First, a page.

Lexi Mansfield, fashion reviewer and popular magazine columnist, is indulging in a pity party at a charity event. A wannabe designer sent a rude letter to Lexi’s editor, decrying Lexi’s taste - and it was printed in the magazine. Now Lexi has been demoted from emcee of the event to mere jailer at the “Buy a Celebrity’s Freedom” bash. Her one friend leaves. Lexi just knows that everyone in the room is sneering at her and is her enemy. To top it off, somebody is sending her threatening notes.
Except, the first few people who actually talk to her are downright friendly, which makes Lexi look all the more whiny and self-pitying. Then there’s the handsome stranger with the diamond earring who looks like he might be fun to arrest. It turns out that he’s a cop, and Lexi blows his cover. She bails him out of the jail cell, then invites him back to her apartment for some hot, anonymous sex.
Detective Josh Winger is trying to track smugglers in the Garment District, not get caught by a sexy brunette wearing six-inch spike heels. But he just can’t resist sampling what she’s got. Josh and Lexi end up in bed, going at it like a couple of weasels on speed, in a torturously long scene that is more plastic than erotic. Face it - they met six hours earlier. How engaging is this going to be, other than as a sampling of body parts?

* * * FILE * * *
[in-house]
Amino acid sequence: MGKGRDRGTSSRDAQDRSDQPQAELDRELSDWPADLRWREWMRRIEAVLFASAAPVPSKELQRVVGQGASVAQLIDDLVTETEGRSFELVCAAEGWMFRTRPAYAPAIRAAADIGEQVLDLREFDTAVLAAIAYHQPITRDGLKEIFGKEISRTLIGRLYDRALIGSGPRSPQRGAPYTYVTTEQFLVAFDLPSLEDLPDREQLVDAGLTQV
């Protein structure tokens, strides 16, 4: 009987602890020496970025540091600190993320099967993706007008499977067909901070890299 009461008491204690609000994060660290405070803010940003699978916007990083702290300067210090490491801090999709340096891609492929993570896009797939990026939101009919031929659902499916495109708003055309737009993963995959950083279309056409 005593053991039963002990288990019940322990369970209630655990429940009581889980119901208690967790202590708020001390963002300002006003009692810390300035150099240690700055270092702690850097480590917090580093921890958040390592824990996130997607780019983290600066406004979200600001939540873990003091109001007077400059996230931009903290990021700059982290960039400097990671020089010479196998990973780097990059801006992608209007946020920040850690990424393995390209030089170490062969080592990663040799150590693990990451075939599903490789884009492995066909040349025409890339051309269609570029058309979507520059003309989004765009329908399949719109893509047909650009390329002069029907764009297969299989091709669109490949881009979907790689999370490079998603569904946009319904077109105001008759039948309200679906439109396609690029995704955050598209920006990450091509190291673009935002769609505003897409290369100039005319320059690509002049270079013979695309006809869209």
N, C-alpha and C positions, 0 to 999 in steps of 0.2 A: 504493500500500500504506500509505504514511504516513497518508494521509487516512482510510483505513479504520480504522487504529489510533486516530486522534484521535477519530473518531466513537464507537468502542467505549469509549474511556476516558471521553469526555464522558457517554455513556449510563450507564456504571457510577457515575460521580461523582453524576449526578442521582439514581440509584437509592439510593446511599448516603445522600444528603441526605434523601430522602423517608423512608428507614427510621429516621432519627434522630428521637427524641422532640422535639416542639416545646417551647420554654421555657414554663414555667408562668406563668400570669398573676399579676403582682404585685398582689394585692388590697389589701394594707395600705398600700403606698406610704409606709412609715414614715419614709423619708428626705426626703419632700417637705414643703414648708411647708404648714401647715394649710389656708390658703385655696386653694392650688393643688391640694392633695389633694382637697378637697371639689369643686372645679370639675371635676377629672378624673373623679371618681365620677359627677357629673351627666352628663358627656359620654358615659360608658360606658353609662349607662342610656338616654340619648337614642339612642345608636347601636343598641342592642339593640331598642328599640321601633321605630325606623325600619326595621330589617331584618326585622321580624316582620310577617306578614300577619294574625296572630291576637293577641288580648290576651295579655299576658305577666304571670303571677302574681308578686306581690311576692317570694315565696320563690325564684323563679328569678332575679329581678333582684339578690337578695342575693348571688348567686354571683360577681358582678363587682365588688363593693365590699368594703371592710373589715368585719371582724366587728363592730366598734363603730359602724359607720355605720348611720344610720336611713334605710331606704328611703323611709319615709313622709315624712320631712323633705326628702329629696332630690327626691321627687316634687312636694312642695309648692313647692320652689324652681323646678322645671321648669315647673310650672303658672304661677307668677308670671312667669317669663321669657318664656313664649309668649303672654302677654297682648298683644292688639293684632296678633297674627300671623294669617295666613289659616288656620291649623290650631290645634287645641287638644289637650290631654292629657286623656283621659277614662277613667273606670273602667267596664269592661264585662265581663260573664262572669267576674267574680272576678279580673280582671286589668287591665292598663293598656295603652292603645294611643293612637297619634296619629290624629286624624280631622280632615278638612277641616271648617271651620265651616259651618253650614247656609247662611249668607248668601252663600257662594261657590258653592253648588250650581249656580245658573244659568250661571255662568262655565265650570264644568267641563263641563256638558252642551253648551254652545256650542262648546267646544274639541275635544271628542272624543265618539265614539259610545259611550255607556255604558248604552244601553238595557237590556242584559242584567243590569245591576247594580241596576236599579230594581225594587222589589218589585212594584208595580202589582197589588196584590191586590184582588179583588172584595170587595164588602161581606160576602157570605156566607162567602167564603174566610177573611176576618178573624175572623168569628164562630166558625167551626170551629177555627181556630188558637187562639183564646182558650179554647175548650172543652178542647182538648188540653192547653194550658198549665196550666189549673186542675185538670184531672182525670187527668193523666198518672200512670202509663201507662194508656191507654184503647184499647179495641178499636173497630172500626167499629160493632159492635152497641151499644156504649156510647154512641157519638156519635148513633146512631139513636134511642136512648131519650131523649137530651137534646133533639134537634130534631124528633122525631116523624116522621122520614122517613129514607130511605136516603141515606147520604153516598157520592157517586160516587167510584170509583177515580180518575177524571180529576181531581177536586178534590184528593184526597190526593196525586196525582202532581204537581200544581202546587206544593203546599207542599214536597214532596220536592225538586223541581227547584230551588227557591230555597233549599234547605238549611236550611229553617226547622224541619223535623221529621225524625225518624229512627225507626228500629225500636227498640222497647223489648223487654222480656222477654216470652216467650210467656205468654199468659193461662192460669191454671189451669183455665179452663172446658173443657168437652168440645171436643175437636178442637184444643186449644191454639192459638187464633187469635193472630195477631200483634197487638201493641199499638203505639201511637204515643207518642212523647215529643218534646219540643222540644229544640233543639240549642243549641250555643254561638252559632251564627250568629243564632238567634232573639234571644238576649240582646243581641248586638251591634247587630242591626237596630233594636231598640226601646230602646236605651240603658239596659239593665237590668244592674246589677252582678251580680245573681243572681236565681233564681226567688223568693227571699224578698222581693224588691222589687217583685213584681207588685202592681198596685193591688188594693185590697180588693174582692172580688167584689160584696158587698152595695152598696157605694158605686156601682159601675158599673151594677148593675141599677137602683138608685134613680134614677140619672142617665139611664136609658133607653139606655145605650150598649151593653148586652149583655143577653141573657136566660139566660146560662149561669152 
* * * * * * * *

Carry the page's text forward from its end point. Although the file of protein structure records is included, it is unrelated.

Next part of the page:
The next time Josh and Lexi meet up, it’s at the home of the wannabe designer who trashed her in print. Josh is looking for information. Said designer has her hand on Josh’s arm when Lexi walks in, whereupon Lexi lapses into a fit of jealousy and acts like a twelve-year-old in a snit, rudely huffing off. Faithless worm! He must have been just toying with her! Well, duh, Lexi, of course he was. You expect him to buy the cow if the milk is free?
Josh and Lexi discover that their best friends are marrying each other, so they will undoubtedly be thrown together at the wedding. Then somebody sets Lexi’s apartment on fire. Is it related to the crime Josh is trying to solve?
The biggest crime in this story isn’t smuggling, it’s the total lack of any kind of emotional bond between the leads. Josh thinks Lexi is hothothot, but I grew tired of reading about her petite curves and “ridiculously high heels”, not to mention her juvenile personality. When Josh tells her to keep her nose out of his investigation, she sulks and throws rude one-liners at him. And Lexi keeps three dogs in a Manhattan apartment, but leaves them alone all day and never takes them out for a walk. Maybe the place self-combusted.
Josh is a more credible hero, though no more likable. He makes no pretenses, at least - he’s initially out to get laid, then finds he’s fantasizing over the petite brunette and her sexy lingerie. But he’s afraid of commitment, blah, blah. He does his best to at least keep his investigation foremost in his mind for much of the story, whereas Lexi doesn’t seem to actually do much work.
I can’t help wondering if the strictures of the Blaze storyline end up painting authors into a corner. When the book apparently must have hot sex by page thirty, and at least ten pages of it, how much depth can either of the leads be given? And now that sex has become the focus of the novel, the author must try to move it onto a more romantic footing. From boinkfest to true love can be a mighty long leap, and this book just doesn’t make it convincing.
In Hot Pursuit left me in pursuit of a better romance. Approach this one with caution.